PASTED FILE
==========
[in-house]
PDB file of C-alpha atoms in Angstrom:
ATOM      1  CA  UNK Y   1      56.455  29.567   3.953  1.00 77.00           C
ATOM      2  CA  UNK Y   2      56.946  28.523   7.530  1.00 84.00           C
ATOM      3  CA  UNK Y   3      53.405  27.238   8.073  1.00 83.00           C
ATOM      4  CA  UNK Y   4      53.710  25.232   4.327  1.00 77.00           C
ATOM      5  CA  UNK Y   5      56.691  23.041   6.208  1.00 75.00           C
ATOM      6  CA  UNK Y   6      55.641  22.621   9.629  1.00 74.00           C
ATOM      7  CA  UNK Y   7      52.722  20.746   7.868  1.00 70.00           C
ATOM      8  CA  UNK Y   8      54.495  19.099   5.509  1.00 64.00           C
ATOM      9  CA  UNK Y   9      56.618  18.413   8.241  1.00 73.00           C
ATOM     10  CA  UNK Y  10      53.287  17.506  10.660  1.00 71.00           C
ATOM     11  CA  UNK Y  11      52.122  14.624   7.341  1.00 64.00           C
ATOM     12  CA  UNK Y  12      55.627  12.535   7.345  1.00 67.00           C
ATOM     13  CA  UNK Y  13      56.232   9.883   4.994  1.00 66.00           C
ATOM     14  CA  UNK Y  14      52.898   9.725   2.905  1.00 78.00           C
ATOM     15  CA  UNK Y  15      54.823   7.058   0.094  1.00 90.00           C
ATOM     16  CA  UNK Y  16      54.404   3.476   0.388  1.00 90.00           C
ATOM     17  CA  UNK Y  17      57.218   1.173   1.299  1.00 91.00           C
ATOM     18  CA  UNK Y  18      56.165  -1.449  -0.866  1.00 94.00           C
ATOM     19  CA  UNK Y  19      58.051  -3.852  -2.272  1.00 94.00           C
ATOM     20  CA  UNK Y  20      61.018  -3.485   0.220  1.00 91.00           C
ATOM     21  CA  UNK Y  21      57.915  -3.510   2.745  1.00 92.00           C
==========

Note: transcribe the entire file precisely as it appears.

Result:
[in-house]
PDB file of C-alpha atoms in Angstrom:
ATOM      1  CA  UNK Y   1      56.455  29.567   3.953  1.00 77.00           C
ATOM      2  CA  UNK Y   2      56.946  28.523   7.530  1.00 84.00           C
ATOM      3  CA  UNK Y   3      53.405  27.238   8.073  1.00 83.00           C
ATOM      4  CA  UNK Y   4      53.710  25.232   4.327  1.00 77.00           C
ATOM      5  CA  UNK Y   5      56.691  23.041   6.208  1.00 75.00           C
ATOM      6  CA  UNK Y   6      55.641  22.621   9.629  1.00 74.00           C
ATOM      7  CA  UNK Y   7      52.722  20.746   7.868  1.00 70.00           C
ATOM      8  CA  UNK Y   8      54.495  19.099   5.509  1.00 64.00           C
ATOM      9  CA  UNK Y   9      56.618  18.413   8.241  1.00 73.00           C
ATOM     10  CA  UNK Y  10      53.287  17.506  10.660  1.00 71.00           C
ATOM     11  CA  UNK Y  11      52.122  14.624   7.341  1.00 64.00           C
ATOM     12  CA  UNK Y  12      55.627  12.535   7.345  1.00 67.00           C
ATOM     13  CA  UNK Y  13      56.232   9.883   4.994  1.00 66.00           C
ATOM     14  CA  UNK Y  14      52.898   9.725   2.905  1.00 78.00           C
ATOM     15  CA  UNK Y  15      54.823   7.058   0.094  1.00 90.00           C
ATOM     16  CA  UNK Y  16      54.404   3.476   0.388  1.00 90.00           C
ATOM     17  CA  UNK Y  17      57.218   1.173   1.299  1.00 91.00           C
ATOM     18  CA  UNK Y  18      56.165  -1.449  -0.866  1.00 94.00           C
ATOM     19  CA  UNK Y  19      58.051  -3.852  -2.272  1.00 94.00           C
ATOM     20  CA  UNK Y  20      61.018  -3.485   0.220  1.00 91.00           C
ATOM     21  CA  UNK Y  21      57.915  -3.510   2.745  1.00 92.00           C